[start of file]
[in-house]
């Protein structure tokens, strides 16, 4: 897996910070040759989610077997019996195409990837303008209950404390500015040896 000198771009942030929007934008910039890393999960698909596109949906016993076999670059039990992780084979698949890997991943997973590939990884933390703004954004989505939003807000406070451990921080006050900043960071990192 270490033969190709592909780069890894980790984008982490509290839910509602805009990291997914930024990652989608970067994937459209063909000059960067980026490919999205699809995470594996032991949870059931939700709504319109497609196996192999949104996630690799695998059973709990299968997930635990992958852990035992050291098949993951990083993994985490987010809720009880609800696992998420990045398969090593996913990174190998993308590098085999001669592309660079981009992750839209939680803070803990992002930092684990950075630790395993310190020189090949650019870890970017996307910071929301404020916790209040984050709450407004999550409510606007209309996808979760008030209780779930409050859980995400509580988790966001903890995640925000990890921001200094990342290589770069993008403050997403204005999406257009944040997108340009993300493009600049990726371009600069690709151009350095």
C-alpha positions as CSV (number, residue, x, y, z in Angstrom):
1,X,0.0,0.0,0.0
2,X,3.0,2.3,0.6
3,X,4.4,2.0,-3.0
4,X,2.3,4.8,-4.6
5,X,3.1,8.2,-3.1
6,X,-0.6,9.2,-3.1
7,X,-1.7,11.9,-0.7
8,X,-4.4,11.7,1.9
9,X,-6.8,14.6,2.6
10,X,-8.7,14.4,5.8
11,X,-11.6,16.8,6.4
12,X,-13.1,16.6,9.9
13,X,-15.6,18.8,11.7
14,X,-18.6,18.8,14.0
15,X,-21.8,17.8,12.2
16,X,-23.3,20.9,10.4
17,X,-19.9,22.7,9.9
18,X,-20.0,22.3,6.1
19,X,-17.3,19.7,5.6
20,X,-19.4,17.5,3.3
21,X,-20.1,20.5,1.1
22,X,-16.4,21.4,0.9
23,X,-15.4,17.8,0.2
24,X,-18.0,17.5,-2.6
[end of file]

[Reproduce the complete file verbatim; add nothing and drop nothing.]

[in-house]
């Protein structure tokens, strides 16, 4: 897996910070040759989610077997019996195409990837303008209950404390500015040896 000198771009942030929007934008910039890393999960698909596109949906016993076999670059039990992780084979698949890997991943997973590939990884933390703004954004989505939003807000406070451990921080006050900043960071990192 270490033969190709592909780069890894980790984008982490509290839910509602805009990291997914930024990652989608970067994937459209063909000059960067980026490919999205699809995470594996032991949870059931939700709504319109497609196996192999949104996630690799695998059973709990299968997930635990992958852990035992050291098949993951990083993994985490987010809720009880609800696992998420990045398969090593996913990174190998993308590098085999001669592309660079981009992750839209939680803070803990992002930092684990950075630790395993310190020189090949650019870890970017996307910071929301404020916790209040984050709450407004999550409510606007209309996808979760008030209780779930409050859980995400509580988790966001903890995640925000990890921001200094990342290589770069993008403050997403204005999406257009944040997108340009993300493009600049990726371009600069690709151009350095």
C-alpha positions as CSV (number, residue, x, y, z in Angstrom):
1,X,0.0,0.0,0.0
2,X,3.0,2.3,0.6
3,X,4.4,2.0,-3.0
4,X,2.3,4.8,-4.6
5,X,3.1,8.2,-3.1
6,X,-0.6,9.2,-3.1
7,X,-1.7,11.9,-0.7
8,X,-4.4,11.7,1.9
9,X,-6.8,14.6,2.6
10,X,-8.7,14.4,5.8
11,X,-11.6,16.8,6.4
12,X,-13.1,16.6,9.9
13,X,-15.6,18.8,11.7
14,X,-18.6,18.8,14.0
15,X,-21.8,17.8,12.2
16,X,-23.3,20.9,10.4
17,X,-19.9,22.7,9.9
18,X,-20.0,22.3,6.1
19,X,-17.3,19.7,5.6
20,X,-19.4,17.5,3.3
21,X,-20.1,20.5,1.1
22,X,-16.4,21.4,0.9
23,X,-15.4,17.8,0.2
24,X,-18.0,17.5,-2.6